On 7 November, as governments reconvened in Marrakech for the first major round of climate talks since the momentous Paris summit, they had the wind in their sails. The sense of momentum that had built in the run-up to Paris had continued, with recent global deals to phase out HFCs (potent greenhouse gases used in refrigeration and air conditioning) and tackle emissions from aviation. However, by the morning of 9 November the mood changed to one of unease and trepidation, as news of Donald Trump’s US election victory sunk in. Only days after entering into force, the Paris Agreement was faced with the possibility of the world’s second largest emitter, and a key dealmaker and architect of the regime, withdrawing.
Although details of Trump’s positions on climate and energy policy are scarce, his statements on the campaign trail appear to signal a marked departure from the Obama administration’s approach. The president-elect has said he would ‘cancel’ the Paris Agreement and ‘rescind’ the Climate Action Plan which underpins US action to reduce emissions. On the basis of these statements, it is hard to view the election result as anything other than a major setback for the climate. The new international climate regime now faces a very early and very big test.
Paris’s first test
The response from governments has been swift. Statement after statement emphasized a clear and consistent message: countries remain committed to the Paris Agreement and to delivering their emissions reductions. While there is hope that the US will remain a part, the message was that the process will continue regardless. Importantly, there have as yet been no indications that recusant parties to the agreement might use a US withdrawal as cover to do the same.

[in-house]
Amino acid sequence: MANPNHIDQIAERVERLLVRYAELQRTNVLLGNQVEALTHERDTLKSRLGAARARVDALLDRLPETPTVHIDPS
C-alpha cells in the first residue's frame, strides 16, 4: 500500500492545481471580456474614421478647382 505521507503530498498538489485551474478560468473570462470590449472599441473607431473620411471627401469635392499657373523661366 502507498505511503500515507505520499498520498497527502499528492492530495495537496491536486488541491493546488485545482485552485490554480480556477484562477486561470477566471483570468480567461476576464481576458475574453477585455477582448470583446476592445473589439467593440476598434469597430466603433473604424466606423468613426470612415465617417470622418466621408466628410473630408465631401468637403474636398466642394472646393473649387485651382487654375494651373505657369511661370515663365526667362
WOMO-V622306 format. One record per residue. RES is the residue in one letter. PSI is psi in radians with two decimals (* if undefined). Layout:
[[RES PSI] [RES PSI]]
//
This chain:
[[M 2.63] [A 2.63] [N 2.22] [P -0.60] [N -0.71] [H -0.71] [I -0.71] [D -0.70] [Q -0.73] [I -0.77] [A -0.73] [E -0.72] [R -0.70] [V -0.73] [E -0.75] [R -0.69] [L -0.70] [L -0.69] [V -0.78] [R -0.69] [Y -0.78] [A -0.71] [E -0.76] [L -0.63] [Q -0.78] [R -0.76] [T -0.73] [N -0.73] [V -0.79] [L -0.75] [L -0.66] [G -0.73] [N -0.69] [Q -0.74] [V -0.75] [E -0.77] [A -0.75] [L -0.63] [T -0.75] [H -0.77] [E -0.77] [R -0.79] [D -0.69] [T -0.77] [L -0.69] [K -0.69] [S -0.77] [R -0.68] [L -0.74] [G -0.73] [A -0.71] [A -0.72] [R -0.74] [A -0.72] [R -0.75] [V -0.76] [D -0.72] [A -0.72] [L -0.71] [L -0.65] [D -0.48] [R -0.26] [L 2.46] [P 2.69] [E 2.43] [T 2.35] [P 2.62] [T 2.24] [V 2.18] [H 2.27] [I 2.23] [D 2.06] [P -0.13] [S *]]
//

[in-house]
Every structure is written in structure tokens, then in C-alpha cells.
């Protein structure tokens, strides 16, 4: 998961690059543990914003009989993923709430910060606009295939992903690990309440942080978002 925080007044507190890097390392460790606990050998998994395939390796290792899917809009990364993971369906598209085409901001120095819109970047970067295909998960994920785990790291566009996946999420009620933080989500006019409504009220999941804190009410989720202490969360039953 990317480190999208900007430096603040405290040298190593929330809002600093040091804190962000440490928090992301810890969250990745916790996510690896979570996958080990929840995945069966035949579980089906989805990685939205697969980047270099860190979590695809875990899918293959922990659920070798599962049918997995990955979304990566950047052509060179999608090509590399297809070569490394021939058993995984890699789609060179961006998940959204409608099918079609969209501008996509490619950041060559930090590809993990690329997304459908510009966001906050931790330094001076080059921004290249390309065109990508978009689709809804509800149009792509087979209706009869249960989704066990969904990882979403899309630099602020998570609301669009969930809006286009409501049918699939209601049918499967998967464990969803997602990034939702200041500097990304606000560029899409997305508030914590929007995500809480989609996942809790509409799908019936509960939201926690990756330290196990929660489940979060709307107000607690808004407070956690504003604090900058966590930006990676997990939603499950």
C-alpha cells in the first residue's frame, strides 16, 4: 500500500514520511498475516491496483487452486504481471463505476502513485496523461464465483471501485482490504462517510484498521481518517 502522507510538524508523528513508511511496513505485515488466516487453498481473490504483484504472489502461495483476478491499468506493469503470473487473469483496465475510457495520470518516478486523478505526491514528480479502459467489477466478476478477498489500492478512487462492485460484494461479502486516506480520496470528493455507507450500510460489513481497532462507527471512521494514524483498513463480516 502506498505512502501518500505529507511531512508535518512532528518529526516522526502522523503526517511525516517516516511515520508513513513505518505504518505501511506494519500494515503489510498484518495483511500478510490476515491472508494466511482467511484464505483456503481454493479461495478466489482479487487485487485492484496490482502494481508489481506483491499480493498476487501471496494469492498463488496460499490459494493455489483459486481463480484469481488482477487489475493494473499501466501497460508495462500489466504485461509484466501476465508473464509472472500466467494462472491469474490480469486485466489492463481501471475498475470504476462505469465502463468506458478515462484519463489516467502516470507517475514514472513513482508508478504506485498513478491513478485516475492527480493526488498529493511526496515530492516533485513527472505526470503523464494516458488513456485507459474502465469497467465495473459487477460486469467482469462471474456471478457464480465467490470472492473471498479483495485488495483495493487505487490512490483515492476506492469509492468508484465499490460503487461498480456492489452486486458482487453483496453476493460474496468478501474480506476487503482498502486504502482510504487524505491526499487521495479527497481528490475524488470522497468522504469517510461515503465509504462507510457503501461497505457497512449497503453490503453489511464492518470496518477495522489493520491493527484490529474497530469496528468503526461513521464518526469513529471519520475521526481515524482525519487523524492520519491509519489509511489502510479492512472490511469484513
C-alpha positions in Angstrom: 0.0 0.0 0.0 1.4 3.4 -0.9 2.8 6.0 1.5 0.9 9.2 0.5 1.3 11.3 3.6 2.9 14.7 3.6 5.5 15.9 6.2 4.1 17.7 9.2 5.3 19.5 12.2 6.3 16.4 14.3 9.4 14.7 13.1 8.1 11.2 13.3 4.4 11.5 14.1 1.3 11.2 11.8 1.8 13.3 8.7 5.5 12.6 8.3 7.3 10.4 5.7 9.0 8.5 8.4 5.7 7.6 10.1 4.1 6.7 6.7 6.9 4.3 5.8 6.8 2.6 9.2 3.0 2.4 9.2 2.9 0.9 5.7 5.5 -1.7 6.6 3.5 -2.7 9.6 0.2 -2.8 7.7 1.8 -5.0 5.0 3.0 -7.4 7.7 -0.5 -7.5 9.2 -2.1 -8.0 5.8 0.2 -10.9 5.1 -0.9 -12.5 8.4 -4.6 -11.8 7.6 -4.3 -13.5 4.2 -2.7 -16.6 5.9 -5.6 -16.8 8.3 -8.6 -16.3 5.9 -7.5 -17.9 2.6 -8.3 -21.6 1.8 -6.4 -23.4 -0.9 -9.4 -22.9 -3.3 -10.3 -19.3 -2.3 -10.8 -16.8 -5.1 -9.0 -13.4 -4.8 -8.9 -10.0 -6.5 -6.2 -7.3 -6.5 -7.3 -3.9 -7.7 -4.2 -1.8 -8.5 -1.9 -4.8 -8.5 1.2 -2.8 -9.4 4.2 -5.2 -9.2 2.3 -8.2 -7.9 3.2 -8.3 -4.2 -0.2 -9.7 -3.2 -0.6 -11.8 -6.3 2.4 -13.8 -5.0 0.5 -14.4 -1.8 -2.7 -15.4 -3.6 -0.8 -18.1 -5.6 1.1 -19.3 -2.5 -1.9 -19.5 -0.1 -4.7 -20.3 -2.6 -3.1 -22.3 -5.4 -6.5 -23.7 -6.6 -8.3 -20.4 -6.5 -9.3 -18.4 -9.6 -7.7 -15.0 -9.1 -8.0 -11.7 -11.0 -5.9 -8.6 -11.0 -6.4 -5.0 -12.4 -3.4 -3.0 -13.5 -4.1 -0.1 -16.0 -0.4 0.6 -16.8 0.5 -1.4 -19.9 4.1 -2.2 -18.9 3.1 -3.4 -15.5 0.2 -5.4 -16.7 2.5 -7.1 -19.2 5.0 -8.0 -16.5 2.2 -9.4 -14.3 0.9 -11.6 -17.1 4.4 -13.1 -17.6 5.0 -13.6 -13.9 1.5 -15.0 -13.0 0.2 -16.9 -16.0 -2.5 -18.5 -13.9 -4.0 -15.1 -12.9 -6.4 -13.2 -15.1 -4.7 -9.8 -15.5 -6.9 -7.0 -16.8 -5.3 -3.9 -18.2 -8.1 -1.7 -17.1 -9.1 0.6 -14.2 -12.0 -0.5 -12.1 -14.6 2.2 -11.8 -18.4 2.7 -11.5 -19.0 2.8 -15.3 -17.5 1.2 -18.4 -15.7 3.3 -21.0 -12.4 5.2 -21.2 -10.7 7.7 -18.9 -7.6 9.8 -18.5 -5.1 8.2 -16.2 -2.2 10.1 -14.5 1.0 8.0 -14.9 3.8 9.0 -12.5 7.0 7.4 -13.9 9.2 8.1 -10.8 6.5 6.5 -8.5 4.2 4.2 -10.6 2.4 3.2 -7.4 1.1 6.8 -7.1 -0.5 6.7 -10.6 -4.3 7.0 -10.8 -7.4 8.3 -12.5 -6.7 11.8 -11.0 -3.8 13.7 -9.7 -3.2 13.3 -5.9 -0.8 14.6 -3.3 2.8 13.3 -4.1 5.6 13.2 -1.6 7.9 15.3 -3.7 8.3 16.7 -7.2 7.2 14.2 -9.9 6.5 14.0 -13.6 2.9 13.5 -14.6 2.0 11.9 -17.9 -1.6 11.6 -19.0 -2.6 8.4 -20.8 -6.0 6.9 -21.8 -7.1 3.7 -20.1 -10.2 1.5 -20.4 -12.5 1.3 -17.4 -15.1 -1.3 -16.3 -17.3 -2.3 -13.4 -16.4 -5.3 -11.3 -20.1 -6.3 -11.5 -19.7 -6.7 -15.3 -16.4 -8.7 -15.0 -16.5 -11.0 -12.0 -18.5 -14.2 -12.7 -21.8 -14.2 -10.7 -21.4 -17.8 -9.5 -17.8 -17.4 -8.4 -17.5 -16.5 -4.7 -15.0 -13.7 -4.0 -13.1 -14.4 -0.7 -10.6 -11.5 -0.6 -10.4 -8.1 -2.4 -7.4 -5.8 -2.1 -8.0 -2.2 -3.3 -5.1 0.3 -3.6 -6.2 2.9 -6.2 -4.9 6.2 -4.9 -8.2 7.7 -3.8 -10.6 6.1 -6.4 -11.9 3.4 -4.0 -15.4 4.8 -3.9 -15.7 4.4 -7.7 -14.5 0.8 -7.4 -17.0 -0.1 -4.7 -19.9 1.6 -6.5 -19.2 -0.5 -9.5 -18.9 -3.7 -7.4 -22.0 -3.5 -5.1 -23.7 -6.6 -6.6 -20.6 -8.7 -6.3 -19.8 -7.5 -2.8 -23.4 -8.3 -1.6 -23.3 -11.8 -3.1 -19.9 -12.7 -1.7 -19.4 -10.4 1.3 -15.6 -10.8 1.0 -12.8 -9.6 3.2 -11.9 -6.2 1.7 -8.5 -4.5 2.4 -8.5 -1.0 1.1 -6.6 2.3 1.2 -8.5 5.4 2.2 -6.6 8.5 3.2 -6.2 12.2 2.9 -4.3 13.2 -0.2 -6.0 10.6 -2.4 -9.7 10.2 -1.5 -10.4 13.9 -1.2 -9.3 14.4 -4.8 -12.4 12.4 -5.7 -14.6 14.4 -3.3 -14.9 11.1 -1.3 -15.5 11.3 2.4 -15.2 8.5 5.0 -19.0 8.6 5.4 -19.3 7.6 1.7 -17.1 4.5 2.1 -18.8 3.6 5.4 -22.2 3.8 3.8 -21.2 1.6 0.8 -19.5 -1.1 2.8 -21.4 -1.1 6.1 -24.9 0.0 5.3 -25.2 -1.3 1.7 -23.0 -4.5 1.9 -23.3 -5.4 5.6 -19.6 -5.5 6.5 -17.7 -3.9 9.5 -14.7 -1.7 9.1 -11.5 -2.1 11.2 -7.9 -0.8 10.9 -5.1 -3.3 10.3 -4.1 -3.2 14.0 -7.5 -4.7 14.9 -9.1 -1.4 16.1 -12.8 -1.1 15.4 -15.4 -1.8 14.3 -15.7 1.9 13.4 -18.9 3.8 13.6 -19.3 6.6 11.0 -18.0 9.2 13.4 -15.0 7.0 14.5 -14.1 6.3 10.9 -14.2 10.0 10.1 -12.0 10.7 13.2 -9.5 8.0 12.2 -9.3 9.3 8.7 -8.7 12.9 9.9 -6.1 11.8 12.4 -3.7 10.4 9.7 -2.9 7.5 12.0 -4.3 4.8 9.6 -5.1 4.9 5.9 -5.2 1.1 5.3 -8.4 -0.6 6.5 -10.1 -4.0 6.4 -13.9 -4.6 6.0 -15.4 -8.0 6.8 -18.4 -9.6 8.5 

This display of unity is arguably Marrakech’s defining success. Progress in talks to flesh out the so-called ‘rulebook’ for how the Paris Agreement will operate come 2020 was modest in some areas and disappointing in others; on finance, the perennial tensions between developed and developing countries were as clear as ever. But when the time came to uphold the nascent regime in the face of a threat, powerful international norms on climate action meant there were no divisions.
Two important questions
The prospect of US disengagement from the international regime, whether de jure or de facto, raises two important questions: one for the US and another for the rest of the world.
For the international community, the question is one of leadership. In the run-up to Paris, the US and China together set expectations for a global agreement, signalling their intent through a series of joint announcements that set the bar for ambition and carried other countries with them. Progressive countries hoped this partnership would re-emerge in 2018, when talks begin on closing the gap between national emission reduction plans and what is needed to achieve the Paris goal of containing warming ‘well below’ 2°C. A wholesale step change in ambition is required if the 2°C goal is to remain within reach, requiring intense climate diplomacy of the kind witnessed before Paris. Will China be prepared to unilaterally set the pace and raise ambition first? Will a new partner come forward, or new coalition emerge, to fill the vacuum left by the US and work alongside China to provide leadership?
The US faces a question of national interest. With the rest of the world apparently united on climate change, what costs might the US incur were it to withdraw from the global regime? To fly in the face of strong international norms on climate action would certainly erode American soft power and concede global status to China, which continues to signal its ambition to decarbonize. And with the US expected to take a more protectionist approach to trade, it is possible that other countries, frustrated at US free-riding on the emissions reductions of others, might impose tariffs on American imports to adjust for the lower emissions costs of US exporters. Nor will American prosperity be served by the US economy remaining shackled to fossil fuels while the rest of the world’s economy transitions away from them. All countries stand to lose if the US backslides on climate change, most of all the US.
Rob Bailey became director of the Energy, Environment and Resources Department in 2014, having joined as a senior research fellow in 2011 from Oxfam GB where he was responsible for policy on food security, trade, agriculture and climate change.